You are currently viewing Flight Cancellations – Why They Happen

Hello Everyone!

Let’s talk about why flights get cancelled. Especially during these past few months of winter 2021 and 2022, we have experienced unprecedented amounts of these occurrences.


First, I want to address the ‘elephant in the cabin’ if you will. We are in a pandemic. Multiple factors are in play with this subject alone. As crew members, we are exposed to more things than you can probably imagine. We work with and for the public so we are especially susceptible to exposure to infectious diseases such as colds, flus, and viruses.  That’s why we always take extra precautions to keep ourselves as healthy as possible. After all, you are counting on us to always be at our best!

The airlines have said this latest wave of flight cancellations are lack of pilots and crewmembers due to the Corona virus. While this is true, there are also other factors at play.  There is a snowball effect when it comes to labor shortages in the whole transportation chain, not just pilots and crew. For example, if the hotel transportation company is short staffed and is unable to pick up the flight crew, then they cannot get to the airport on time in order to get the aircraft prepped and ready to go. If there is a shortage of ground staff, there will be no way to load all of the luggage onboard in time for the planned departure. If the airline is short on agents who need to stay quarantined because of exposure, then there is reduced support at the ticket counters, gates, and jetways. Everyone is a critical piece of the well oiled machine that is airline operations.


The airlines were facing near complete shutdowns in 2020 for a duration of almost a year. Travel demand went from one hundred percent to ten percent in what felt like a snap of the finger. Commercial airlines, aviation contractors, airshows, etc were decimated and desperate to find ways just to stay in business. Perhaps second only to cruise ship operators, aviation was the economically hardest hit industry around the world. It was similar to the post 9/11 economic devastation,  but this time it was a global crash. Needless to say, hundreds of thousands of aviation workers lost their jobs due to staffing cuts, and thus their livelihood and their ability to care for their families.

Some airlines managed to stay optimistic, working with their employees and unions to stay nimble and flexible. Some workers voted to have large hour and pay cuts in order to keep all co-workers on staff. Poised to spring back into action when demand returned (and with the aid of government and private equity companies), those companies managed to be creative, reaping a bit of the rewards now. Yet, we are seeing the affects of those people we lost due to layoffs, those who took early retirements, and those who simply changed paths to industries more stable than aviation.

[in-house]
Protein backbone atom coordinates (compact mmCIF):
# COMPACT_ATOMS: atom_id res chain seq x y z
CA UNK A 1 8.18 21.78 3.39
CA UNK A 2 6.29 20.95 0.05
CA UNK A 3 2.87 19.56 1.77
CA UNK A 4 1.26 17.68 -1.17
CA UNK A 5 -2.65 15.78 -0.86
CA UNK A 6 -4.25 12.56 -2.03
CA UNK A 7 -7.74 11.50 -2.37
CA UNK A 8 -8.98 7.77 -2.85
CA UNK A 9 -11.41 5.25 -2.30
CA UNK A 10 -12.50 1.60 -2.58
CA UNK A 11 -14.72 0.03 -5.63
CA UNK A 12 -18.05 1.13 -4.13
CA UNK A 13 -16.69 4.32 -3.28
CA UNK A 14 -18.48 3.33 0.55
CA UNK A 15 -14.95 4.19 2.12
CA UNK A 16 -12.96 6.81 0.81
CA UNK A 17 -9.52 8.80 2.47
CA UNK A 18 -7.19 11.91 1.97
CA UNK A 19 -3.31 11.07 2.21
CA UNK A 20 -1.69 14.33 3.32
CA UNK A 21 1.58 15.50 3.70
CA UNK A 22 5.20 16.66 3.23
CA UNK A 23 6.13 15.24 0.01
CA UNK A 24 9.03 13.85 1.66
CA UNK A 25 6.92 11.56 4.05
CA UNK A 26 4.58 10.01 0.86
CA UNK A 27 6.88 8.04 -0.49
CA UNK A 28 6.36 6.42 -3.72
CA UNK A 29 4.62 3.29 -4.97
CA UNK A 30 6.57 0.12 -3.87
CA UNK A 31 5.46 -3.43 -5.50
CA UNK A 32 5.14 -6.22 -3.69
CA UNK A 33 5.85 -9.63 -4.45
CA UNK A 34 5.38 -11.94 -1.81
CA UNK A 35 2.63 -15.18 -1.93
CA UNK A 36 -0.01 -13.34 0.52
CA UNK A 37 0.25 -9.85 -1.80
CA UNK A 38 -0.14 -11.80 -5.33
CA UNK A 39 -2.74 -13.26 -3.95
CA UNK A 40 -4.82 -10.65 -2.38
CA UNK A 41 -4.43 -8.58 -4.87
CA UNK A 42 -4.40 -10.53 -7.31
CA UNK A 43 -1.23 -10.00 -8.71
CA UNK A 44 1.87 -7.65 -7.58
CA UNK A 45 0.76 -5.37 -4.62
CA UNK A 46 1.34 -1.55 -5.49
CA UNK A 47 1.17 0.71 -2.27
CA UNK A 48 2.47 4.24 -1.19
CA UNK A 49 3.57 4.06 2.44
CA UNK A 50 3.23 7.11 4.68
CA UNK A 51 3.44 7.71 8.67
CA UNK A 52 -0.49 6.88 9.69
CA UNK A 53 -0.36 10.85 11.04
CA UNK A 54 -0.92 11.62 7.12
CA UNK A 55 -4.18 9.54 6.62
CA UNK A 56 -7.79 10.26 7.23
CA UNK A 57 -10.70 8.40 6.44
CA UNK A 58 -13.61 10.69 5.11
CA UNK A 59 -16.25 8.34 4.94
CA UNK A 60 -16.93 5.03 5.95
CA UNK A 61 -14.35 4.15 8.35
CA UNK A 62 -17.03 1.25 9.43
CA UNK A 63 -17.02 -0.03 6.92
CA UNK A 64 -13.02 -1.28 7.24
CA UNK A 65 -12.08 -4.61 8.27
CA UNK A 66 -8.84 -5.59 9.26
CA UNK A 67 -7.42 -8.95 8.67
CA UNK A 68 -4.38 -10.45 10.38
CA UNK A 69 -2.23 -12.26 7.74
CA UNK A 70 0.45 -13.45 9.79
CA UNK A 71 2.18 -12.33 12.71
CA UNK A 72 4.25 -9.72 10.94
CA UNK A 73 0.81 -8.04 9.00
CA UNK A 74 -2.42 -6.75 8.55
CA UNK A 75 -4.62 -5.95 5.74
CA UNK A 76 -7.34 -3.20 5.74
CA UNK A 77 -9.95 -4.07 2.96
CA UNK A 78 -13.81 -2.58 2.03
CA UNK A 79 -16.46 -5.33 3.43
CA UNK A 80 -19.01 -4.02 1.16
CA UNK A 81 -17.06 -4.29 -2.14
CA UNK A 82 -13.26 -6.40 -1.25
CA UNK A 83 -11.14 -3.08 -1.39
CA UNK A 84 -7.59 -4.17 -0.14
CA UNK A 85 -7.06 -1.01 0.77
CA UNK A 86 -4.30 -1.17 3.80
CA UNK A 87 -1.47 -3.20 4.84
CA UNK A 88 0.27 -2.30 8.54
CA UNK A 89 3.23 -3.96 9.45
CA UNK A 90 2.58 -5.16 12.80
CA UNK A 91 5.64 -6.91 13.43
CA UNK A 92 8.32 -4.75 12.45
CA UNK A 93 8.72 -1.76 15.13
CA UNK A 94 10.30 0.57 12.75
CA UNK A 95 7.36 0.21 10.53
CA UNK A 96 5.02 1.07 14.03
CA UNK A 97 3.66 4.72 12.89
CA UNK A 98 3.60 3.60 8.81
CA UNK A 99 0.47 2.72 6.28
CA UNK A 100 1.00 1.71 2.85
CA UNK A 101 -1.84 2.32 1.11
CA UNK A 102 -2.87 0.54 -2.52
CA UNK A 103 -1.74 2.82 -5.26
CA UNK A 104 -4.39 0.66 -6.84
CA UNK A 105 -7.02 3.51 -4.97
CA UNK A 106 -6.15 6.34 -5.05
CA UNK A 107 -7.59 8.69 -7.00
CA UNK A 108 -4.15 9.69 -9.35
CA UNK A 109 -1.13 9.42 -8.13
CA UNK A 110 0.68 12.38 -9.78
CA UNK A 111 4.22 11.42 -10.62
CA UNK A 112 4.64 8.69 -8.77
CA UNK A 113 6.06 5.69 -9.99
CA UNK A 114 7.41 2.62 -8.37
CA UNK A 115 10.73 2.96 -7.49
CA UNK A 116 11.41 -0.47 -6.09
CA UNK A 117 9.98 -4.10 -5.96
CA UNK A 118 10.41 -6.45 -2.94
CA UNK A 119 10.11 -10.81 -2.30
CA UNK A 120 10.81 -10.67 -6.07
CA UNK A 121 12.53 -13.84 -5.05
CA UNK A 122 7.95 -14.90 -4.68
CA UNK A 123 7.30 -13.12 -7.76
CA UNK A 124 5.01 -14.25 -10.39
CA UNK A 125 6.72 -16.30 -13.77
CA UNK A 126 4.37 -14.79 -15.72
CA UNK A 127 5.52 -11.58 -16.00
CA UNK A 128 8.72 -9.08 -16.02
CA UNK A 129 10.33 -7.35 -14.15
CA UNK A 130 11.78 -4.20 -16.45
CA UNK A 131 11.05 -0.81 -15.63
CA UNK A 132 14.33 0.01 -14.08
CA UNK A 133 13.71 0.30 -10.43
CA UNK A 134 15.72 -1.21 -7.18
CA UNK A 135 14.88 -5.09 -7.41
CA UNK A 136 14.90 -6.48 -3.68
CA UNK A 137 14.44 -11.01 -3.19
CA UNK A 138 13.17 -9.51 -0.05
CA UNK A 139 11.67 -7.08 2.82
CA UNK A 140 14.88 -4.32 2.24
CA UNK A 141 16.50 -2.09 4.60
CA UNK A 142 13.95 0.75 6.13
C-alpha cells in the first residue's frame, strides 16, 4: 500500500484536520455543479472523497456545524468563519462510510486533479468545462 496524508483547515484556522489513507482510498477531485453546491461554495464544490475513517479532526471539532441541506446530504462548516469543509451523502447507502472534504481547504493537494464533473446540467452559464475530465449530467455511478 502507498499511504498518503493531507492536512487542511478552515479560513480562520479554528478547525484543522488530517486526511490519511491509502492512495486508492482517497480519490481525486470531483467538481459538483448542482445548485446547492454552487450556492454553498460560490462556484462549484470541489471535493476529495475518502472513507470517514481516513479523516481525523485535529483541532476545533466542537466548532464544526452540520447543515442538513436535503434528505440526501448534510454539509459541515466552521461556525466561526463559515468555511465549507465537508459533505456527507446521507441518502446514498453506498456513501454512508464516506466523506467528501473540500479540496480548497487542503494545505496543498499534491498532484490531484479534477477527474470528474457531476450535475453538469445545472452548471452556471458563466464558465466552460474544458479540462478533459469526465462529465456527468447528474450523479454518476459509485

Let’s also add in the factor of mandates for vaccines. If companies force the issue for all employees to be vaccinated, tens of thousands of people who dedicated their lives to keeping people safe, are now without jobs because of their medical issues or religious beliefs. This has also created a shortage of seasoned workers that we needed in order to recover to original schedules.


As we move forward, developments such as vaccines, preparations to keep the travel environments safe and clean, and training new people, takes time and money.

Just to hire a new pilot who is highly experienced and well trained, takes an average of at least eight months and approximately $50,000 of training before they are able to fly the line with passengers. Thinking industry wide, as the travel demand rebounds, we now need the next generation of mechanics, dispatchers, air traffic controllers, pilots, flight attendants, agents, engineers, etc. to fill the open jobs for those who have moved on while, at the same time, keeping up with future growth demands.


Typically, this time of year, we have some significant weather factors. Ice and snow systems that kick up wild winds, low visibility, or fast building runway clutter that cannot be kept up with, will cause wide spread disruptions. The airplanes often are scheduled to fly most of the day and night because that makes owning them efficient. Yet, if there is large delay due to weather in one region, then sometimes it will effect  several of the following planned flights downline.

All of these factors have culminated in what some have referred to as “the perfect storm”. The good news is that as we all stay hopeful and optimistic for a full recovery, we will get to take those trips we have always dreamed of! Always keep positive, think of where you have always wanted to go, and let’s make it happen!

Wishing you Blue Skies, Smooth Rides, and Great Health!

Captain Laura